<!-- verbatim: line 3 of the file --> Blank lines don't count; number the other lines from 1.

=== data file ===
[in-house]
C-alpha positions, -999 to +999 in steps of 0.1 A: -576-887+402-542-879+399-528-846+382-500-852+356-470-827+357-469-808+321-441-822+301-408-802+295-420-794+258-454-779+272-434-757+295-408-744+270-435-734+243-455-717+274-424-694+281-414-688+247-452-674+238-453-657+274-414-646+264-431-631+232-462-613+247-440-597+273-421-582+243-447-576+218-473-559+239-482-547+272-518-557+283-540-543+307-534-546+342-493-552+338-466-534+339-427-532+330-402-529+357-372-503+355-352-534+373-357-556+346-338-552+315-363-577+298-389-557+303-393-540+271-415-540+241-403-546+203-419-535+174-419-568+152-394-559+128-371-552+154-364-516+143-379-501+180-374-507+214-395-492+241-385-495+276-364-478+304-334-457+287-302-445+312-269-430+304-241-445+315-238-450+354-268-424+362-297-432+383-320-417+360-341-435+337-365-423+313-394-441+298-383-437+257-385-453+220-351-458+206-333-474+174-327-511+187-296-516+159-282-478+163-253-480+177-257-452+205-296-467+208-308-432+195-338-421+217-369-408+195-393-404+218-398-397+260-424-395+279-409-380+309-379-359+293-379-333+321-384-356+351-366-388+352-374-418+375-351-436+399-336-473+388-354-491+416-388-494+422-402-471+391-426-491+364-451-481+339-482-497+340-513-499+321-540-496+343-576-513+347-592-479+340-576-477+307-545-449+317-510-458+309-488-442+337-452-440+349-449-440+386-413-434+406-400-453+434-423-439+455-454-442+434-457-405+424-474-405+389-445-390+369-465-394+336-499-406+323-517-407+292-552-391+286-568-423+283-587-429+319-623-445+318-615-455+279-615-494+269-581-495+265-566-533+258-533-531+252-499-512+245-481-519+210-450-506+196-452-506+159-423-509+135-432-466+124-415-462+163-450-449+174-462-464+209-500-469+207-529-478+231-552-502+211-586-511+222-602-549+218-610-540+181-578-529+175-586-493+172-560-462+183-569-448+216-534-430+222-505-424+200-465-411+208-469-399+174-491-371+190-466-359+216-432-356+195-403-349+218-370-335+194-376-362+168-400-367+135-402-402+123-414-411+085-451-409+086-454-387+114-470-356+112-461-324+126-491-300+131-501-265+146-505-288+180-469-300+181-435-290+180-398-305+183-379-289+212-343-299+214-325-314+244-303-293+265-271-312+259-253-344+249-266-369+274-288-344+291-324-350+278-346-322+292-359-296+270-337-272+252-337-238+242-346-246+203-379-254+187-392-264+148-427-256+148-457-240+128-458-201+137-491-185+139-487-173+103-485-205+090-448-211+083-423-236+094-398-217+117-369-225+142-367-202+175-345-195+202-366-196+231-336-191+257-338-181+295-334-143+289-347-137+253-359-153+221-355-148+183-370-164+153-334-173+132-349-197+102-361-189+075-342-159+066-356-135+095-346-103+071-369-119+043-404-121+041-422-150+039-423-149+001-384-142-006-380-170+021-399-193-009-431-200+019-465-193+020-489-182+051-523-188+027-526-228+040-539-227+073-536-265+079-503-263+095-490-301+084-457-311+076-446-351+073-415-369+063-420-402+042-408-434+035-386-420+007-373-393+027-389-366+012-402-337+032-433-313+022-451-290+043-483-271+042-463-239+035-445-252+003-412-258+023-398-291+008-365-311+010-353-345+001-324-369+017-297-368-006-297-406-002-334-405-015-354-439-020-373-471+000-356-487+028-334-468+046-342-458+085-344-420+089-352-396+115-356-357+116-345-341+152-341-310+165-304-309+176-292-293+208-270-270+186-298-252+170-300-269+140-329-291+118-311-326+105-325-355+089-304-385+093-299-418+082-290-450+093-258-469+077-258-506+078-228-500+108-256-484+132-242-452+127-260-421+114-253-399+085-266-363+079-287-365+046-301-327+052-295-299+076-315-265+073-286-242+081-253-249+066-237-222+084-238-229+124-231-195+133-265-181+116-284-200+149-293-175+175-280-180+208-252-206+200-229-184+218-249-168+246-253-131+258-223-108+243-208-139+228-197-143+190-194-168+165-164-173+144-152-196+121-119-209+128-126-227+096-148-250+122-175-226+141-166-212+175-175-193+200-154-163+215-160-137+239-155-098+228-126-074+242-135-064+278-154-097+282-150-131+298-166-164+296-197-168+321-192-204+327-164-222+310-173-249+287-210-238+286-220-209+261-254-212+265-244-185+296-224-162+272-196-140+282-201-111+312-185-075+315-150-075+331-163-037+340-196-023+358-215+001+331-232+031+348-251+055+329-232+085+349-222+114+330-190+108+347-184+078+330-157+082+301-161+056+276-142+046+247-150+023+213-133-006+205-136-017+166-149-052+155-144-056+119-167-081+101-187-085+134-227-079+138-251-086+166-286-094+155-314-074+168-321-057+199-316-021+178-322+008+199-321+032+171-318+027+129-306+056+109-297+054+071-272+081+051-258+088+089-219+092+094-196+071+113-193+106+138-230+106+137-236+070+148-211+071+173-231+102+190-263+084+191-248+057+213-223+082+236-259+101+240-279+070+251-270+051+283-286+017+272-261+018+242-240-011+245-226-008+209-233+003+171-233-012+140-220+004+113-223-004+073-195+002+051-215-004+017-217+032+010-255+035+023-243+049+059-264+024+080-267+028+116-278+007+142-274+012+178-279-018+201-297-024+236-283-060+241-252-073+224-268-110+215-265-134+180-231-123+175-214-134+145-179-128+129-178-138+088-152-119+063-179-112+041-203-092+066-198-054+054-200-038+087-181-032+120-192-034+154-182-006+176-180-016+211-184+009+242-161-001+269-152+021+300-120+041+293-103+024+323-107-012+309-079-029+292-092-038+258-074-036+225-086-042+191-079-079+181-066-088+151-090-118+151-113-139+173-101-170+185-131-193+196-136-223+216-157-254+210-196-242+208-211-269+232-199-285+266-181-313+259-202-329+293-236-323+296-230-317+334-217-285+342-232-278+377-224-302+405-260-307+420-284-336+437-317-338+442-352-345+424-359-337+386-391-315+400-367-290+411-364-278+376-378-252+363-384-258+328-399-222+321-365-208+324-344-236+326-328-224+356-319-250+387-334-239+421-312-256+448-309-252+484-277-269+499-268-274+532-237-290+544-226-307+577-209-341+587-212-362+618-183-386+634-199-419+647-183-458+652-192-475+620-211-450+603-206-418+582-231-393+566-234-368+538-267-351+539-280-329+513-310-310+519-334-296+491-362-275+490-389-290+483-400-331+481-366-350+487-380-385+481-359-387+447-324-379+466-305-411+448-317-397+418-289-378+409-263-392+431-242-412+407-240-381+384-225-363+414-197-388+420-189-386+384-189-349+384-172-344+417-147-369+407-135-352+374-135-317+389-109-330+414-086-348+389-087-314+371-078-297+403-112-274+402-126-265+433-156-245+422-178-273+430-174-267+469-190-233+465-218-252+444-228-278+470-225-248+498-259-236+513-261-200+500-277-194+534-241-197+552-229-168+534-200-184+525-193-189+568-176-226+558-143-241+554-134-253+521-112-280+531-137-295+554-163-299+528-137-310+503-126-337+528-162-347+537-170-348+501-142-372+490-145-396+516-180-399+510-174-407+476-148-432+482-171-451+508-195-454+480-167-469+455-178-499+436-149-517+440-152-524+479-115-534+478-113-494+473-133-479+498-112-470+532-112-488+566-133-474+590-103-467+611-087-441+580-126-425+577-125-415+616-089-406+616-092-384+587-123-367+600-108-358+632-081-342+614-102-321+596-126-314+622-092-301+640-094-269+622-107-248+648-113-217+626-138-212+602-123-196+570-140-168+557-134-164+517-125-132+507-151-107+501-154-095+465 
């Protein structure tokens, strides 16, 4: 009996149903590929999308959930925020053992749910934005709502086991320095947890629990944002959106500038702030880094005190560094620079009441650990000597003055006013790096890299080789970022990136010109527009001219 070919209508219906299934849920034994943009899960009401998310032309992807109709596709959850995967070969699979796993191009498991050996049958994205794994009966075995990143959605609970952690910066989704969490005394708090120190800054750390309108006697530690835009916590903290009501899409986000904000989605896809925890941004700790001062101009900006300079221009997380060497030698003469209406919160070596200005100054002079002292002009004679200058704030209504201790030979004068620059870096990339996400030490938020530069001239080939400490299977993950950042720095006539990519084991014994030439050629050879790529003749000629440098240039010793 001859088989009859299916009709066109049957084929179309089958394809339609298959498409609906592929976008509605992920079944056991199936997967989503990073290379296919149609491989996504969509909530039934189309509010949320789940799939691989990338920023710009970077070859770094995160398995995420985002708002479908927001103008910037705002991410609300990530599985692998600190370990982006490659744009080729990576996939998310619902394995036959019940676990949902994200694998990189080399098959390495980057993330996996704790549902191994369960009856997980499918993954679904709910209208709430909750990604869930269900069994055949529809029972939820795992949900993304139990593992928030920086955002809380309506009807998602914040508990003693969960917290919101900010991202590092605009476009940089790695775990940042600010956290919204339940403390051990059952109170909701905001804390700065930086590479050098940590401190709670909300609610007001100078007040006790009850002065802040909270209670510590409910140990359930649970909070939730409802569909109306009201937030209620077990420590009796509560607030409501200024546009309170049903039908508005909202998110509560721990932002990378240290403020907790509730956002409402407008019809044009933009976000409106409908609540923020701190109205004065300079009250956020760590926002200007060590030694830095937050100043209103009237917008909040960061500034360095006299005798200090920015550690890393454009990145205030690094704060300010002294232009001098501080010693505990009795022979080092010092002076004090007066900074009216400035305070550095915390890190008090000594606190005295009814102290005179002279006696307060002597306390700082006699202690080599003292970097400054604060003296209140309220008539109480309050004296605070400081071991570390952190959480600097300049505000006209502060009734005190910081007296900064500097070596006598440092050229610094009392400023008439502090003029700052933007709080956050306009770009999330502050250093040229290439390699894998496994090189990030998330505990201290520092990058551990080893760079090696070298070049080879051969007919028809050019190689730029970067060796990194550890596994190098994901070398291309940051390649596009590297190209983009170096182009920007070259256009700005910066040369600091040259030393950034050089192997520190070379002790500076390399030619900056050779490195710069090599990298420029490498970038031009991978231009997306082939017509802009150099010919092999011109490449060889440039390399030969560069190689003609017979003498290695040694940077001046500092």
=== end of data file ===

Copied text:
């Protein structure tokens, strides 16, 4: 009996149903590929999308959930925020053992749910934005709502086991320095947890629990944002959106500038702030880094005190560094620079009441650990000597003055006013790096890299080789970022990136010109527009001219 070919209508219906299934849920034994943009899960009401998310032309992807109709596709959850995967070969699979796993191009498991050996049958994205794994009966075995990143959605609970952690910066989704969490005394708090120190800054750390309108006697530690835009916590903290009501899409986000904000989605896809925890941004700790001062101009900006300079221009997380060497030698003469209406919160070596200005100054002079002292002009004679200058704030209504201790030979004068620059870096990339996400030490938020530069001239080939400490299977993950950042720095006539990519084991014994030439050629050879790529003749000629440098240039010793 001859088989009859299916009709066109049957084929179309089958394809339609298959498409609906592929976008509605992920079944056991199936997967989503990073290379296919149609491989996504969509909530039934189309509010949320789940799939691989990338920023710009970077070859770094995160398995995420985002708002479908927001103008910037705002991410609300990530599985692998600190370990982006490659744009080729990576996939998310619902394995036959019940676990949902994200694998990189080399098959390495980057993330996996704790549902191994369960009856997980499918993954679904709910209208709430909750990604869930269900069994055949529809029972939820795992949900993304139990593992928030920086955002809380309506009807998602914040508990003693969960917290919101900010991202590092605009476009940089790695775990940042600010956290919204339940403390051990059952109170909701905001804390700065930086590479050098940590401190709670909300609610007001100078007040006790009850002065802040909270209670510590409910140990359930649970909070939730409802569909109306009201937030209620077990420590009796509560607030409501200024546009309170049903039908508005909202998110509560721990932002990378240290403020907790509730956002409402407008019809044009933009976000409106409908609540923020701190109205004065300079009250956020760590926002200007060590030694830095937050100043209103009237917008909040960061500034360095006299005798200090920015550690890393454009990145205030690094704060300010002294232009001098501080010693505990009795022979080092010092002076004090007066900074009216400035305070550095915390890190008090000594606190005295009814102290005179002279006696307060002597306390700082006699202690080599003292970097400054604060003296209140309220008539109480309050004296605070400081071991570390952190959480600097300049505000006209502060009734005190910081007296900064500097070596006598440092050229610094009392400023008439502090003029700052933007709080956050306009770009999330502050250093040229290439390699894998496994090189990030998330505990201290520092990058551990080893760079090696070298070049080879051969007919028809050019190689730029970067060796990194550890596994190098994901070398291309940051390649596009590297190209983009170096182009920007070259256009700005910066040369600091040259030393950034050089192997520190070379002790500076390399030619900056050779490195710069090599990298420029490498970038031009991978231009997306082939017509802009150099010919092999011109490449060889440039390399030969560069190689003609017979003498290695040694940077001046500092």